The Relation Between I Q And Grade Progress
This comparison, which was made for the entire 1000 children, showed a fairly
high correlation, but also some astonishing disagreements. Nine-year intelligence
was found all the way from grade 1 to grade 7, inclusive; 10-year intelligence all
the way from grade 2 to grade 7; and 12-year intelligence all the way
from grade 3 to grade 8. Plainly the school's efforts at grading fail to
give homogeneous groups of children as regards
ental ability. On the
whole, the grade location of the children did not fit their mental ages
much better than it did their chronological ages.
When the data were examined, it was found that practically every child
whose grade failed to correspond fairly closely with his mental age was
either exceptionally bright or exceptionally dull. Those who tested
between 96 and 105 I Q were never seriously misplaced in school. The
very dull children, however, were usually located from one to three
grades above where they belonged by mental age, and the duller the
child the more serious, as a rule, was the misplacement. On the other
hand, the very bright children were nearly always located from one to
three grades below where they belonged by mental age, and the brighter
the child the more serious the school's mistake. The child of 10-year
mental age in the second grade, for example, is almost certain to be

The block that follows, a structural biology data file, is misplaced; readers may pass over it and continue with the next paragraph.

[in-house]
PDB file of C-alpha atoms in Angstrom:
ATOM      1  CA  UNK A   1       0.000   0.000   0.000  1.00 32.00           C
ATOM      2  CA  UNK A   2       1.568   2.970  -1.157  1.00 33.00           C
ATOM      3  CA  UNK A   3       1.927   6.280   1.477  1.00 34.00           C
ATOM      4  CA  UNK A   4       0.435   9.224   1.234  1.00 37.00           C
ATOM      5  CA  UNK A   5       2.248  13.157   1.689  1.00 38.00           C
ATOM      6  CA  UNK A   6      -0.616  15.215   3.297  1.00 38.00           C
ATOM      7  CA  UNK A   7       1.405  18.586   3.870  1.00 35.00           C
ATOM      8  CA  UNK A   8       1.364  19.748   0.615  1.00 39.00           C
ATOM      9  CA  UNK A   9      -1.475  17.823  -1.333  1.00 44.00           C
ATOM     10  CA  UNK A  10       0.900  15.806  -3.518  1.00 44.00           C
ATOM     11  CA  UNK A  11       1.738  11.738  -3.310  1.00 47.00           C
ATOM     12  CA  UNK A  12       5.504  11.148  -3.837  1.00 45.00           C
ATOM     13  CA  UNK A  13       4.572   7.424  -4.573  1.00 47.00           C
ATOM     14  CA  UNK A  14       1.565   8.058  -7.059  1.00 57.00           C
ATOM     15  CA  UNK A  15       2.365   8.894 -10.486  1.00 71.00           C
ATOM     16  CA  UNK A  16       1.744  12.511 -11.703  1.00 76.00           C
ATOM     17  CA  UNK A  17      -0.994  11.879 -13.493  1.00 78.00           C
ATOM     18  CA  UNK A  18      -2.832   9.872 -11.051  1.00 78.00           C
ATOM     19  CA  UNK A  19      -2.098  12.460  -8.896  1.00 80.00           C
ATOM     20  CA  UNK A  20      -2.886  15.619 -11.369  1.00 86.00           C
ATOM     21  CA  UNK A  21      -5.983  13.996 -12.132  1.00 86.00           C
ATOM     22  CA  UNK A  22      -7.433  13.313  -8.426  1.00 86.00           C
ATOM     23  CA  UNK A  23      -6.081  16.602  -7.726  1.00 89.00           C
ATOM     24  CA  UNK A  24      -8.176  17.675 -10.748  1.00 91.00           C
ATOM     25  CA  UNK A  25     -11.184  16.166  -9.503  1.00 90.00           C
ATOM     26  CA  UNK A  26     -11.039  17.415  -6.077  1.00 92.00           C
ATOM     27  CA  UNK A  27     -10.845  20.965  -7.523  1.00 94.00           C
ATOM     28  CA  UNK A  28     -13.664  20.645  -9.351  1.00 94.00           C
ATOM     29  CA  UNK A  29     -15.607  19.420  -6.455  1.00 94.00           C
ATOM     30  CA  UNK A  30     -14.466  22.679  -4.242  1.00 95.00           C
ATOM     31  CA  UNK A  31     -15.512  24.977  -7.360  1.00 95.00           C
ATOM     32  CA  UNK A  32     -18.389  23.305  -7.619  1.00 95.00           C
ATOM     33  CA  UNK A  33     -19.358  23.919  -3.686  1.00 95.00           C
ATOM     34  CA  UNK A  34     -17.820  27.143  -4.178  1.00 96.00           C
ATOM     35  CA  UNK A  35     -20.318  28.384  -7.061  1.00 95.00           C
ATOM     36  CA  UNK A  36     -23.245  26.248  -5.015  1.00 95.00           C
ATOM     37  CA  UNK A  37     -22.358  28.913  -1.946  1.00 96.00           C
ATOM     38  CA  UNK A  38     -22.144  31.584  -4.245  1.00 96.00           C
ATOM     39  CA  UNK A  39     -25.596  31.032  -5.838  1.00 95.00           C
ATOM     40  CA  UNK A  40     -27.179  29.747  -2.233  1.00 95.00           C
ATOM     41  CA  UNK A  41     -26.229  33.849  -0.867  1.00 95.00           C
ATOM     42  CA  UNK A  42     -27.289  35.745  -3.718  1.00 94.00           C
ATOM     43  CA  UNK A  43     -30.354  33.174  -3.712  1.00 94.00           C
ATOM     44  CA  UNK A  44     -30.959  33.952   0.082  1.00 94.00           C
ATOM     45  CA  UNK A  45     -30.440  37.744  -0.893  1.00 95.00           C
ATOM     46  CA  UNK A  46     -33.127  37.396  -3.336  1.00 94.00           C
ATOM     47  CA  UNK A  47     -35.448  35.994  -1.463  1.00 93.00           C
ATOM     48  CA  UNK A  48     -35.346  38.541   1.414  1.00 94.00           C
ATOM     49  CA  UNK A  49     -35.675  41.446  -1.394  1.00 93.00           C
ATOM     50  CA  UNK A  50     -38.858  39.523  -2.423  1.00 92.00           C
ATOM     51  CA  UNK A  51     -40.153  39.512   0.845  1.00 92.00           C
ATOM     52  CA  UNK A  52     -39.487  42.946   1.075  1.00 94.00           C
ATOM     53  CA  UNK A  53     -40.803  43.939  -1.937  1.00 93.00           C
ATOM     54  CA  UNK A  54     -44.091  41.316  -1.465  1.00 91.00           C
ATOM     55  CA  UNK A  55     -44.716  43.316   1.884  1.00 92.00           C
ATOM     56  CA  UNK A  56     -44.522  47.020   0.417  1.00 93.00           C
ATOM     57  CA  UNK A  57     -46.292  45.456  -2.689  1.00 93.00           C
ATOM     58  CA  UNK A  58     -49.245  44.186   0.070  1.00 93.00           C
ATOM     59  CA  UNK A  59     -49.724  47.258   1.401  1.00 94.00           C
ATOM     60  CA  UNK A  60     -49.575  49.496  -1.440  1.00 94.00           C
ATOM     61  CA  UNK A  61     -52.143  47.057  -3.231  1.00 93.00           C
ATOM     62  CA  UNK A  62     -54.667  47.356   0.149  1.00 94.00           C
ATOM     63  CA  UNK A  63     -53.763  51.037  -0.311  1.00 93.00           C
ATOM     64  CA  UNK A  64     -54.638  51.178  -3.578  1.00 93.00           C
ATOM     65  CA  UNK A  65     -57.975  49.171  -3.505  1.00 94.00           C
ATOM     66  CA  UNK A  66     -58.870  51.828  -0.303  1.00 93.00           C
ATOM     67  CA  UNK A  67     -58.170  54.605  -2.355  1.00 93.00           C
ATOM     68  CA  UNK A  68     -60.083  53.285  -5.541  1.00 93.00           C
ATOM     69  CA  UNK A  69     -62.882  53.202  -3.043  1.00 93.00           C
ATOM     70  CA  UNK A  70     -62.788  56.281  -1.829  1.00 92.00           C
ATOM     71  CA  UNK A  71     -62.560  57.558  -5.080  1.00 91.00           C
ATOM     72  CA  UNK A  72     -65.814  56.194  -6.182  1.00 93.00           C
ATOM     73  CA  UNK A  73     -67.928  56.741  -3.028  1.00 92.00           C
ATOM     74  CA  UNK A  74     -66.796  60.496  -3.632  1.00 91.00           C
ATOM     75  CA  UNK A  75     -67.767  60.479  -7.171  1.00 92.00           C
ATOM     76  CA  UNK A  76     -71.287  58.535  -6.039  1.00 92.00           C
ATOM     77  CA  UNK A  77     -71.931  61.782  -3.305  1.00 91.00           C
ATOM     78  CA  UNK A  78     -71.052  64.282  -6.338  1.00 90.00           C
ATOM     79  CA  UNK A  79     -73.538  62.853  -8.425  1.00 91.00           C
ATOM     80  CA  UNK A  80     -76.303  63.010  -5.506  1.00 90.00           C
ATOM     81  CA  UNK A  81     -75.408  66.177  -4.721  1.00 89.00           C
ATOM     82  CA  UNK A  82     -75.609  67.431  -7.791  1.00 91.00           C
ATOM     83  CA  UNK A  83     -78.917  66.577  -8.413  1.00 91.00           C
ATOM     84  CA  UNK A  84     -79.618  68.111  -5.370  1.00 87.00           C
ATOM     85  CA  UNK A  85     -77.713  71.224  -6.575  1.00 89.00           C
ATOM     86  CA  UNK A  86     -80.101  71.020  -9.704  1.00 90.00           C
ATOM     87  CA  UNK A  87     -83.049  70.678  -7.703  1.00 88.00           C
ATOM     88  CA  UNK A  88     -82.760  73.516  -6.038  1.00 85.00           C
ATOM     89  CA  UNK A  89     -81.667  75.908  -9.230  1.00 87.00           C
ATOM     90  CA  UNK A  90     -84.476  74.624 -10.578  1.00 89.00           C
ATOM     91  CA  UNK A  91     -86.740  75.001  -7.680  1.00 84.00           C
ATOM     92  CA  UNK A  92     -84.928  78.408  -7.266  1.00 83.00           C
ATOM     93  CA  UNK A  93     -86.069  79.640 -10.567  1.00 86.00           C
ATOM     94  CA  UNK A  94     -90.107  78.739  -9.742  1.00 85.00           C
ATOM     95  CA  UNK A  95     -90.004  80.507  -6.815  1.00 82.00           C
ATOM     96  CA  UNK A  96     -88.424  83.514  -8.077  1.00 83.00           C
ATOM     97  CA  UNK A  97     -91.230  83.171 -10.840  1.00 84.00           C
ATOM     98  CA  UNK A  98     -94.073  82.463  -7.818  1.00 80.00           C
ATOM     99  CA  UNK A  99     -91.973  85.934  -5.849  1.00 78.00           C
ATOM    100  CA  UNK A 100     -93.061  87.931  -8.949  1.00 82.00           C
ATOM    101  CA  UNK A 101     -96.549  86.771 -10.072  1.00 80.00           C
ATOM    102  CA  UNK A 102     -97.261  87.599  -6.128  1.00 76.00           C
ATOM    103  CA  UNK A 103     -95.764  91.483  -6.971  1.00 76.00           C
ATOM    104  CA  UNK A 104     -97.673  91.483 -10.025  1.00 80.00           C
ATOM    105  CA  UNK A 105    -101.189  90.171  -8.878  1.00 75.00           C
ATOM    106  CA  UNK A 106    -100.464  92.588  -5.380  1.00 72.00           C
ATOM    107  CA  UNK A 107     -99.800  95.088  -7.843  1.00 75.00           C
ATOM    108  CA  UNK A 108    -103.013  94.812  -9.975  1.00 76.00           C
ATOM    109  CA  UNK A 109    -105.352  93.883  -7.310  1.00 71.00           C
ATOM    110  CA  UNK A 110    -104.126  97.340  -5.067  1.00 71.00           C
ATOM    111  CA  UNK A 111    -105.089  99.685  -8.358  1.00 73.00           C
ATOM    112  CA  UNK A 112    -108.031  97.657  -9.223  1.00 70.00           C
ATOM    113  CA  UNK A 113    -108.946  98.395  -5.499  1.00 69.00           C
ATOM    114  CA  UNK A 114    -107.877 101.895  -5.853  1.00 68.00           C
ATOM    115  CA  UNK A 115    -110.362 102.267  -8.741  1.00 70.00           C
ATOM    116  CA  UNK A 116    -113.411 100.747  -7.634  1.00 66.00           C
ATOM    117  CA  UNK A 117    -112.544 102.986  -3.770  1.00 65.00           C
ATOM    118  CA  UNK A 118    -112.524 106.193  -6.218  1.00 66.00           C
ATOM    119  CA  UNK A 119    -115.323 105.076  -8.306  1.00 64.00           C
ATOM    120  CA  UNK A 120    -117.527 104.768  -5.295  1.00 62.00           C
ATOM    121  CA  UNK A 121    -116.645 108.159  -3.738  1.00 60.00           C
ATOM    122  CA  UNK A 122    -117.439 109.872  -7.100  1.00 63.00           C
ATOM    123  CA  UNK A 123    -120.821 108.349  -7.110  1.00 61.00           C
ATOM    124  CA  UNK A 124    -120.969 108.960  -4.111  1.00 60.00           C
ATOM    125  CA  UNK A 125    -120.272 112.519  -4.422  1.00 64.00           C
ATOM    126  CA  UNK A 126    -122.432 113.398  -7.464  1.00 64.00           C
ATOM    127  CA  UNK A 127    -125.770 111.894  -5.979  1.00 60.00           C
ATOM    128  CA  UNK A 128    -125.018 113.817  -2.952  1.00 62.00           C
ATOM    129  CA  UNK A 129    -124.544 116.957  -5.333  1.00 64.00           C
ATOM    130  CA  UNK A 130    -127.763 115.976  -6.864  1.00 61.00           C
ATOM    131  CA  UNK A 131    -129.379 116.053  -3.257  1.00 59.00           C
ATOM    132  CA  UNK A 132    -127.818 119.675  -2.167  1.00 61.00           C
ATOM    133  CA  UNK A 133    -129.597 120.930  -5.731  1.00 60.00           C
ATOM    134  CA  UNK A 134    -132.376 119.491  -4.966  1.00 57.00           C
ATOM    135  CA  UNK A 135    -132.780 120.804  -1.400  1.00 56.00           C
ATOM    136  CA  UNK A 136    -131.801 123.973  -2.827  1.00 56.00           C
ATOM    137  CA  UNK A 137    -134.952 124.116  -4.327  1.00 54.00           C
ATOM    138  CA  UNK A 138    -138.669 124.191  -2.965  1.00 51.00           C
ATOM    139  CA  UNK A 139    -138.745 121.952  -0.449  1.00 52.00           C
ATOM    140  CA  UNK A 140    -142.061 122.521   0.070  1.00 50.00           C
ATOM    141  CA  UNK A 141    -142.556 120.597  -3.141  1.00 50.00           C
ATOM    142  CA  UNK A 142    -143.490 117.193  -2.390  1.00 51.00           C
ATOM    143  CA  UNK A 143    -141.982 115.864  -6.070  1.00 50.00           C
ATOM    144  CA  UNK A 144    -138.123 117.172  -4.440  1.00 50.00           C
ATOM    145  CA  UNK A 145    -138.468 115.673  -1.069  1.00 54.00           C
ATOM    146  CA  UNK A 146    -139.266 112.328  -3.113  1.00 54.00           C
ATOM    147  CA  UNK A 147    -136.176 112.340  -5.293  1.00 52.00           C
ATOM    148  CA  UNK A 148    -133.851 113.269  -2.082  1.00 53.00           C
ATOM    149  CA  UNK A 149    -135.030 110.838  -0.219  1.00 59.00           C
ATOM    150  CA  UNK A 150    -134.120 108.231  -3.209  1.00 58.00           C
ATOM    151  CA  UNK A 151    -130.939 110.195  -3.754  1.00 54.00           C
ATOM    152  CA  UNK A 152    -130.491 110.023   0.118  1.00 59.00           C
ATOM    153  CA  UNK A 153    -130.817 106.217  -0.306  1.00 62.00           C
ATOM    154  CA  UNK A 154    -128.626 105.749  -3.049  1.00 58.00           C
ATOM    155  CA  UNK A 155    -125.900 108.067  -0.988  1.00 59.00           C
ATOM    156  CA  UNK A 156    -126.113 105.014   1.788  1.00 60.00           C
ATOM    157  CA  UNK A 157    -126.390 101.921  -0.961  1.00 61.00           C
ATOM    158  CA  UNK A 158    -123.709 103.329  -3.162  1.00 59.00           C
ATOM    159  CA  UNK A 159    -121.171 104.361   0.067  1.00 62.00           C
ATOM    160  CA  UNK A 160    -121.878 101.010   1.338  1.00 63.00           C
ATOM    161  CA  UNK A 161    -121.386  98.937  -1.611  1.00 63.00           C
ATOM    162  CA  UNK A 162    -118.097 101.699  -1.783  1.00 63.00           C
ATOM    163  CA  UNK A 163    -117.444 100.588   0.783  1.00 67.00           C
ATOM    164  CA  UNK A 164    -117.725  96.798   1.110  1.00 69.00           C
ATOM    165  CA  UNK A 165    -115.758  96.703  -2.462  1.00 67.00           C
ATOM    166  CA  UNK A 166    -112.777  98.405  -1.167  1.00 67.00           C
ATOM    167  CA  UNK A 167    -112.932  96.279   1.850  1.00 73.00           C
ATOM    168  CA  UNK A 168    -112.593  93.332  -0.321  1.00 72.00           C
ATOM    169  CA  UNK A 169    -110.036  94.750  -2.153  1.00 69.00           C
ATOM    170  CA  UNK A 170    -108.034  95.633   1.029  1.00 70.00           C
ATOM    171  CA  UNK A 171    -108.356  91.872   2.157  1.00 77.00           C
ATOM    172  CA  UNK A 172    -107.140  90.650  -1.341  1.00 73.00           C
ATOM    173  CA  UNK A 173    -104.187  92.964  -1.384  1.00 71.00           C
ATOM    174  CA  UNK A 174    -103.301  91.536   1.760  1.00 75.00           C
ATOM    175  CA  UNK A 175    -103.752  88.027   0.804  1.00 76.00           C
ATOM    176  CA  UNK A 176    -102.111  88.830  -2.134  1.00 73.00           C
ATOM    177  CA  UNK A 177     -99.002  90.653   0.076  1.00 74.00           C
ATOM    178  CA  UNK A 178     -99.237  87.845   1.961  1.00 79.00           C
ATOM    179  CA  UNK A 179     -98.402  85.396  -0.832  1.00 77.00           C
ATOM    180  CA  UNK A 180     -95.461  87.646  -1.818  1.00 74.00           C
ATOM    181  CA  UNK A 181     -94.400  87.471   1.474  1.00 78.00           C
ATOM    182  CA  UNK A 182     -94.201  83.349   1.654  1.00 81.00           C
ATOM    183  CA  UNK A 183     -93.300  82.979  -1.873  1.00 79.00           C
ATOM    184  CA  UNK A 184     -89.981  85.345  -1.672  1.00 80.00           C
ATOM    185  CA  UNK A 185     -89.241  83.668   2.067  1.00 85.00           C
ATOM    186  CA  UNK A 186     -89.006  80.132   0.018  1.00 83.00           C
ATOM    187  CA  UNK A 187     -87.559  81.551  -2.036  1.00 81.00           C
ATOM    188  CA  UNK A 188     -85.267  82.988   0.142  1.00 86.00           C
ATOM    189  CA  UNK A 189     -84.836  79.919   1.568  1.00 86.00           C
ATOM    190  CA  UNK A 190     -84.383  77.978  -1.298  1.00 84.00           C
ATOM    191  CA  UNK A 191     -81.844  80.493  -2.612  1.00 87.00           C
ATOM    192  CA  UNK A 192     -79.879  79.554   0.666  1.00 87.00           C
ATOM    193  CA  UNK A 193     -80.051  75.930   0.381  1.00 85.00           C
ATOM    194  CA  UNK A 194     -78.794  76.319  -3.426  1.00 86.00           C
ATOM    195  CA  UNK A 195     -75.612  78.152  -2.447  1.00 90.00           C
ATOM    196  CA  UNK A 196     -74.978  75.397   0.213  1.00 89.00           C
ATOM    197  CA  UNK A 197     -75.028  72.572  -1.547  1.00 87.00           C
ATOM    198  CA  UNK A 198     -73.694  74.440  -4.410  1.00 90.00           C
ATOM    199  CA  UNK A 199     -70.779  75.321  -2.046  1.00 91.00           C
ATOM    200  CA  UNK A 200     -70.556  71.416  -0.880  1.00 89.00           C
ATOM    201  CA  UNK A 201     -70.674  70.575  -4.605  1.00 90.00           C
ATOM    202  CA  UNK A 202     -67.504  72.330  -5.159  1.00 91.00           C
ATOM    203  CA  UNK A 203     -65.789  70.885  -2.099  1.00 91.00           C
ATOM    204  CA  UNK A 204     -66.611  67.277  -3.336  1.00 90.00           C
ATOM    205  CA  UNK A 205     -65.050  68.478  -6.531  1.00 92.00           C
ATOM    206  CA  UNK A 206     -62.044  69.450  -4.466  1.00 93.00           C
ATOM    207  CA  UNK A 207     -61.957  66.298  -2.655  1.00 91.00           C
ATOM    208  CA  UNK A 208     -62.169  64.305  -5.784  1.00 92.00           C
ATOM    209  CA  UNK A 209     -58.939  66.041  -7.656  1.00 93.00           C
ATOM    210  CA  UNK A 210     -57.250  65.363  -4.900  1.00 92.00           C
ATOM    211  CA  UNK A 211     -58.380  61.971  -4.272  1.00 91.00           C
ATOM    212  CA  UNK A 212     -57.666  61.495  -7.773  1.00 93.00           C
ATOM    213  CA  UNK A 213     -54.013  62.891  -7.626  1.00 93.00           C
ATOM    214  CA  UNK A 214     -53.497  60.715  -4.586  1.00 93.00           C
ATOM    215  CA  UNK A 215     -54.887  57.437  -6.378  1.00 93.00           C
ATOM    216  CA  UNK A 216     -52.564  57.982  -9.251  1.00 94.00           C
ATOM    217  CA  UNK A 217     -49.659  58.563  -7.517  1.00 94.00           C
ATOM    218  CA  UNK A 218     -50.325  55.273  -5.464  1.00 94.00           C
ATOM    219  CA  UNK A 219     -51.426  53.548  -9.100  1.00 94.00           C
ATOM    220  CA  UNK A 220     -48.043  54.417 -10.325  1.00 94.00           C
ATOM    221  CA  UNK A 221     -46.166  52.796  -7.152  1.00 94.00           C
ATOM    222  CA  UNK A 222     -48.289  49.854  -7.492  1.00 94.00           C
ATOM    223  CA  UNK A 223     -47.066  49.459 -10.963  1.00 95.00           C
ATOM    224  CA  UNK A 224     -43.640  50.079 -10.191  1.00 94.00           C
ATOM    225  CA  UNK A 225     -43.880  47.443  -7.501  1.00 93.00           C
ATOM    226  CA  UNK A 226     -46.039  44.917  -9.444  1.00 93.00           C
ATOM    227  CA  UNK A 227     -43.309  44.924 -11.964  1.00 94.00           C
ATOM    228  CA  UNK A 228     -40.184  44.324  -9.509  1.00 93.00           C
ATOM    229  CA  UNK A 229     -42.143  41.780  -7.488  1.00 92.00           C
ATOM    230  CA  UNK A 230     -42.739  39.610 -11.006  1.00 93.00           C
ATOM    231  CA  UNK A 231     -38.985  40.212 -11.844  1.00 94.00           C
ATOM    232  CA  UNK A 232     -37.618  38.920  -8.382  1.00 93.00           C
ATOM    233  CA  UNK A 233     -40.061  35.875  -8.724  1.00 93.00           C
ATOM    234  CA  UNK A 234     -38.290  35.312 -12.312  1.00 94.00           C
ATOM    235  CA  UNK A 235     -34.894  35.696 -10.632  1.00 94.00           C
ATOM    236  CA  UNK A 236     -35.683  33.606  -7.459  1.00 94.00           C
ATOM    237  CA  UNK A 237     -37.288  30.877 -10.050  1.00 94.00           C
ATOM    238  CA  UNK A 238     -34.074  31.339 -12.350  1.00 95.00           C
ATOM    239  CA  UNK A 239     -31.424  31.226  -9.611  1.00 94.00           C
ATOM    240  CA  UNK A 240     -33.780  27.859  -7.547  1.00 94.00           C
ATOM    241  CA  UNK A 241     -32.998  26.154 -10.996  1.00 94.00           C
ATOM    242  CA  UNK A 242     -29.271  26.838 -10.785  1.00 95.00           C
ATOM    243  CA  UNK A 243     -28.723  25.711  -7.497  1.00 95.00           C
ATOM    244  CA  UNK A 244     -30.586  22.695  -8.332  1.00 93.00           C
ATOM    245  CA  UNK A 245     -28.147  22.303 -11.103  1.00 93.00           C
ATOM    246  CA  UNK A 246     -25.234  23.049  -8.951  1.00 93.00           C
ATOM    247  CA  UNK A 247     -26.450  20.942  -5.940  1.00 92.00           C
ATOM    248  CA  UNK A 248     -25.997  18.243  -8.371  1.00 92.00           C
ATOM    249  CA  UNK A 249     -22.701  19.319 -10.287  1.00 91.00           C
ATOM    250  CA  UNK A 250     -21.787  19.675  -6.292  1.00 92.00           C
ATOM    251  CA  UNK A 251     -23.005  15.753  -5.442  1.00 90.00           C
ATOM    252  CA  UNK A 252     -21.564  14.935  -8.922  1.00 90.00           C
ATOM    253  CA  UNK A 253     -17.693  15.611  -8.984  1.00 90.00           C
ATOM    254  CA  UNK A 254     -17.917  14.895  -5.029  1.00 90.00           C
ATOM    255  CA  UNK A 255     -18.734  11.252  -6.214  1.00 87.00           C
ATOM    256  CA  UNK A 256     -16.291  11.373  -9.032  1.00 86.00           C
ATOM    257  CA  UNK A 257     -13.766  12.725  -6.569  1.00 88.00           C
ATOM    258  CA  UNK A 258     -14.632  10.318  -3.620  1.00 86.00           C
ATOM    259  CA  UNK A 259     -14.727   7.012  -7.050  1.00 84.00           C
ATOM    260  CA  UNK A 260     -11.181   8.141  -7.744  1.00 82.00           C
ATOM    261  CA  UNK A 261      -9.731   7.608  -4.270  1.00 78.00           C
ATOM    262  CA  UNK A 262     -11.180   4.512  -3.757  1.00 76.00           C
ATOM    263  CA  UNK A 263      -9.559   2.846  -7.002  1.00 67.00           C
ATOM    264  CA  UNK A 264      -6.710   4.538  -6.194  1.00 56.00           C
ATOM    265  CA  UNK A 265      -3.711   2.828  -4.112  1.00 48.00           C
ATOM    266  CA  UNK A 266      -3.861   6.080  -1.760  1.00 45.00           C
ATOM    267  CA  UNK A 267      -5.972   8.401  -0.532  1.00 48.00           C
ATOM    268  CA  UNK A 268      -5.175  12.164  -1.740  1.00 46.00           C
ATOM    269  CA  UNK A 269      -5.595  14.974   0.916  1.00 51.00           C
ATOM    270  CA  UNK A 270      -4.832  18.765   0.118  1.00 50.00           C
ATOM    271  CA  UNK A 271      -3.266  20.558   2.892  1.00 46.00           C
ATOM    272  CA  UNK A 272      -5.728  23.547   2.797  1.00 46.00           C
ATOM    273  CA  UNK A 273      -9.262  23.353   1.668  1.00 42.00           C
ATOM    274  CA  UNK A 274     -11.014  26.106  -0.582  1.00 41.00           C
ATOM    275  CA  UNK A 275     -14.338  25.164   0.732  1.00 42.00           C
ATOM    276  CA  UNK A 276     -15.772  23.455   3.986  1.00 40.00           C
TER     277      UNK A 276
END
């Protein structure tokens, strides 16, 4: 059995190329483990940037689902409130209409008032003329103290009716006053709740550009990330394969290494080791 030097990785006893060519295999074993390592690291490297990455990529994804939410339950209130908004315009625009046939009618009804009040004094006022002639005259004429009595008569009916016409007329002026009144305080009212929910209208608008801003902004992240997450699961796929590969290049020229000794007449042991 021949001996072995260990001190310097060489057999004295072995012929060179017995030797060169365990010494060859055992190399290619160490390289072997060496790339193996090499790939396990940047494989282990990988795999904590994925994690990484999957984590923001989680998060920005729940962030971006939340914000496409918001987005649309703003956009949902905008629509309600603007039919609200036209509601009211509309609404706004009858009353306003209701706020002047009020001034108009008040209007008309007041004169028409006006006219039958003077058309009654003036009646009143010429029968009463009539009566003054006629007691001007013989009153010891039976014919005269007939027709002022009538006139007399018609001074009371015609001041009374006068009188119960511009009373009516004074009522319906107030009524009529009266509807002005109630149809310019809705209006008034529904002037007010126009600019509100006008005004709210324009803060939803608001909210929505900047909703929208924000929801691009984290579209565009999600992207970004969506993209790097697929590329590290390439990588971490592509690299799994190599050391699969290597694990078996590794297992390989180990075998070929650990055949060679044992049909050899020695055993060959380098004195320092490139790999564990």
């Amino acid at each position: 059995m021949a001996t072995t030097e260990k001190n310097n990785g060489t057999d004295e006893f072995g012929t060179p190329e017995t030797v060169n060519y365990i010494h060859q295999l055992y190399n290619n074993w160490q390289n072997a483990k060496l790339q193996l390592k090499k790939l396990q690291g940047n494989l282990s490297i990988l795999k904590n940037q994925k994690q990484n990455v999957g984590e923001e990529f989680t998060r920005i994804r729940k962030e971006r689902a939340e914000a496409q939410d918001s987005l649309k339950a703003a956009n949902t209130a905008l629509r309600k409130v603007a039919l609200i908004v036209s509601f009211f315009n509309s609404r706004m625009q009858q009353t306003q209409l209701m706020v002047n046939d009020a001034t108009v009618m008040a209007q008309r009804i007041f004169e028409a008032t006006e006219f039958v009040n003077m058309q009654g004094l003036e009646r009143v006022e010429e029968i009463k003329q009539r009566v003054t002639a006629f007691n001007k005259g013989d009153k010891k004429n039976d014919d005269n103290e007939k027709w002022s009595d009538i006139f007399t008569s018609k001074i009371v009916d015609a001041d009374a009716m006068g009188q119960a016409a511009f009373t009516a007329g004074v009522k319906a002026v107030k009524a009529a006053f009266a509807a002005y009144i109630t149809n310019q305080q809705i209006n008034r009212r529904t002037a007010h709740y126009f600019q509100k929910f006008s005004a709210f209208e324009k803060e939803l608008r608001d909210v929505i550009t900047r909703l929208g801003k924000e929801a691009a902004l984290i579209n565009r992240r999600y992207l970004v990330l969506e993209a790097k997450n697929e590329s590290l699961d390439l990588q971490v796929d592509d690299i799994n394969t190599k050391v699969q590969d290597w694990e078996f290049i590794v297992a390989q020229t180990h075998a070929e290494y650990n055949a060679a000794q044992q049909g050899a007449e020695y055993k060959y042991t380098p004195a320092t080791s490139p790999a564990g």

about 7 or 8 years old; the child of 10-year intelligence in the sixth
grade is almost certain to be 13 to 15 years of age.
All this is due to one fact, and one alone: _the school tends to promote
children by age rather than ability_. The bright children are held back,
while the dull children are promoted beyond their mental ability. The
retardation problem is exactly the reverse of what we have thought it to
be. It is the bright children who are retarded, and the dull children
who are accelerated.
The remedy is to be sought in differentiated courses (special classes)
for both kinds of mentally exceptional children. Just as many special
classes are needed for superior children as for the inferior. The social
consequences of suitable educational advantages for children of superior
ability would no doubt greatly exceed anything that could possibly
result from the special instruction of dullards and border-line
Special study of the I Q's between 70 and 79 revealed the fact that a
child of this grade of intelligence _never_ does satisfactory work in
the grade where he belongs by chronological age. By the time he has
attended school four or five years, such a child is usually found doing
"very inferior" to "average" work in a grade from two to four years
below his age.
On the other hand, the child with an I Q of 120 or above is almost never
found below the grade for his chronological age, and occasionally he is
one or two grades above. Wherever located, his work is always "superior"
or "very superior," and the evidence suggests strongly that it would
probably remain so even if extra promotions were granted.